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Opportunity for peace in Korea - don't blow it
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The armistice to end the fighting, but not the war between North and South Korea, was signed in July 1953. Over 28,000 American troops have remained along the demilitarized zone for some 65 years until today.

Meanwhile, South Korea has prospered. North Korea languished under the dictatorships of Kim Il-sung; his son, Kim Jong-il; and currently under his grandson, Kim Jong-un. Its citizens remain impoverished and isolated from the world at large. North Korea's poverty has not stopped it from developing nuclear weapons.

The continued American presence is intended to protect South Korea from another invasion from the north. This fundamental fact, and implications of formally ending the war, seems lost on politicians and chattering media pundits.

The U.S. sees North Korea as a threat and, therefore, maintains a strong military presence and conducts joint exercises with South Korea and Japan. North Korea sees the U.S. military and those joint exercises with South Korea and Japan as a threat. Each party sees the other as a threat, and the tension escalates. It all falls back on the original tension between North and South Korea.

Major attention has been focused on relations between North Korea and the U.S. It's as if the original reason for tension, the standoff between North and South Korea, has been lost - eclipsed by the standoff between the U.S. and North Korea.

It was worrisome, even frightening, when President Trump began with his childish, unpresidential name-calling of North Korea's President Kim, threatening the peninsula with unprecedented fire and fury. American hawks, including recently installed National Security Advisor John Bolton, talked casually of a preemptive strike on North Korea, a "bloody nose" to serve as warning to North Korea. That would be the absolute worst, most dangerous and irresponsible thing we could do.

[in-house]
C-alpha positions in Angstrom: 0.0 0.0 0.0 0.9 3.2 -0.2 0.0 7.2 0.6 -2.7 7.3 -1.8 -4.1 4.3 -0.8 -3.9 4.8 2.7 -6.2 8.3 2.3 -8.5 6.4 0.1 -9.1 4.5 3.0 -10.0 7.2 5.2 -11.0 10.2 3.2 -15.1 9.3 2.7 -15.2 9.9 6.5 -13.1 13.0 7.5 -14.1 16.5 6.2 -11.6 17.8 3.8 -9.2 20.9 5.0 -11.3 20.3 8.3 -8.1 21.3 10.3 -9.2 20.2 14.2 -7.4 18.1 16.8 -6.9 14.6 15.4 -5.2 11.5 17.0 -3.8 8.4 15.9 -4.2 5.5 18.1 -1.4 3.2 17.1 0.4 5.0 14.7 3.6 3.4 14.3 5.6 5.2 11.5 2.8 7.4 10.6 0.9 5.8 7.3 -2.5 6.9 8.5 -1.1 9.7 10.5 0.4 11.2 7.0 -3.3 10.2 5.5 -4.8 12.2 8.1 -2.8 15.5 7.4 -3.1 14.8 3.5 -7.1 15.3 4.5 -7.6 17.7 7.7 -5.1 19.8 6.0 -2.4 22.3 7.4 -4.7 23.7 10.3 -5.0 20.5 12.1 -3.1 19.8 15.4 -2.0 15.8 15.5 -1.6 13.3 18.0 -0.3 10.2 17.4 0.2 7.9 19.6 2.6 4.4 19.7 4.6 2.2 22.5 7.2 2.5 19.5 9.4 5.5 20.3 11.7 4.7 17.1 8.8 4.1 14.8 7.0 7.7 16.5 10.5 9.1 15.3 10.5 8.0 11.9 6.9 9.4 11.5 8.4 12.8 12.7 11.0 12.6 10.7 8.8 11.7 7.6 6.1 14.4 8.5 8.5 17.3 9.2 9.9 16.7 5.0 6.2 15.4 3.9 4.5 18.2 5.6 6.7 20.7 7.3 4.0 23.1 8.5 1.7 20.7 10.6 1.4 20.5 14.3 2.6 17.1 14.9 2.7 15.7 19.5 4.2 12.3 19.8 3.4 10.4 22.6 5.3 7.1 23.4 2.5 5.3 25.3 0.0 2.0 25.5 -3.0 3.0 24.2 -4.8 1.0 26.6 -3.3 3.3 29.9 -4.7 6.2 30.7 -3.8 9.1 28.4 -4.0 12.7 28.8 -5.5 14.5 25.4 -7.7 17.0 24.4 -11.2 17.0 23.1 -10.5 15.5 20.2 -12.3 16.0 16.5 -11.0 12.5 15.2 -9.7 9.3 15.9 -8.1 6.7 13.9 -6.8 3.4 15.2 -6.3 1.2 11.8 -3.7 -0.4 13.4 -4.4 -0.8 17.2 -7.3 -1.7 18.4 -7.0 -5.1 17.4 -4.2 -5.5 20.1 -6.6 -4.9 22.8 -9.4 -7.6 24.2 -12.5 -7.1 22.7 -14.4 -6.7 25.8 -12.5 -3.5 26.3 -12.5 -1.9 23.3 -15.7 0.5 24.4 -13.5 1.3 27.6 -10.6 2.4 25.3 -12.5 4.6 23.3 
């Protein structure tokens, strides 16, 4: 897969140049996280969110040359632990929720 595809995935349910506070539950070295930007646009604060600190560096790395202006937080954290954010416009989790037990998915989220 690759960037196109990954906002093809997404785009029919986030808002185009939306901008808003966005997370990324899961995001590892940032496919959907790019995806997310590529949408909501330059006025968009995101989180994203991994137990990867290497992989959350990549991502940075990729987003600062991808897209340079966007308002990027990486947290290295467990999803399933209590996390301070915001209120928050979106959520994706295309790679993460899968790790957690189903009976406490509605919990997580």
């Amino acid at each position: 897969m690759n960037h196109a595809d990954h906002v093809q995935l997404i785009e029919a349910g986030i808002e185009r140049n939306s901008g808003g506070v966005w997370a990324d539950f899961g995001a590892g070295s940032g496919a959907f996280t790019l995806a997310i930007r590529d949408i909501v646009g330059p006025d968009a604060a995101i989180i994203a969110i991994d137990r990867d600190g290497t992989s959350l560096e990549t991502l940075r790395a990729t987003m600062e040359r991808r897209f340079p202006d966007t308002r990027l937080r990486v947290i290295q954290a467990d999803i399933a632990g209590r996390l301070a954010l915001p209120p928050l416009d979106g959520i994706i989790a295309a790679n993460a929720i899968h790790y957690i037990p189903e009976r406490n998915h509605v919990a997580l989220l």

Fortunately, South Korea's President Moon Jae-in had early on expressed a desire to move toward easing tension between the two Koreas. His invitation to North Korea to participate in the Winter Olympics, and Kim's desire to participate, were welcome developments.

This was followed by Trump's surprising unorthodox acceptance of Kim's invitation to talk. Trump's change of tone is a welcome development. But the ultimate goal of mutually assured peace has not yet been achieved.

President Trump is already claiming an accomplishment for which "other presidents have failed." No, they have not "failed." The next Korean War has thus far been avoided. It can be "success" to avoid a war long enough that the reason for it goes away. That is possible if prospective negotiations are handled prudently.

Success has a thousand fathers - failure is an orphan. President Trump would like to claim 100 percent of any future success. However, if the war between the two Koreas formally ends, tension is de-escalated and all parties, the U.S., China, Japan and especially the two Koreas, are satisfied, there is plenty of credit for "success" to go around.